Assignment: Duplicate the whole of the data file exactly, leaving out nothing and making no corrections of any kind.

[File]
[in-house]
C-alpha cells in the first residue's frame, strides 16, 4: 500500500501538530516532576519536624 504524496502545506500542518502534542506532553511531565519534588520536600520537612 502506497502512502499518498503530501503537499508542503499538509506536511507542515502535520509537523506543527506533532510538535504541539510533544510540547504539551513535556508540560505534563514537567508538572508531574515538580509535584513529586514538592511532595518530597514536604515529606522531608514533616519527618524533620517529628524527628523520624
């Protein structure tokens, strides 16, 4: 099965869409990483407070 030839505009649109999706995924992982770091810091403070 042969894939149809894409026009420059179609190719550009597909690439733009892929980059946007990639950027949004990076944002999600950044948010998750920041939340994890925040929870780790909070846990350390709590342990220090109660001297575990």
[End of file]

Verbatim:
[in-house]
C-alpha cells in the first residue's frame, strides 16, 4: 500500500501538530516532576519536624 504524496502545506500542518502534542506532553511531565519534588520536600520537612 502506497502512502499518498503530501503537499508542503499538509506536511507542515502535520509537523506543527506533532510538535504541539510533544510540547504539551513535556508540560505534563514537567508538572508531574515538580509535584513529586514538592511532595518530597514536604515529606522531608514533616519527618524533620517529628524527628523520624
């Protein structure tokens, strides 16, 4: 099965869409990483407070 030839505009649109999706995924992982770091810091403070 042969894939149809894409026009420059179609190719550009597909690439733009892929980059946007990639950027949004990076944002999600950044948010998750920041939340994890925040929870780790909070846990350390709590342990220090109660001297575990």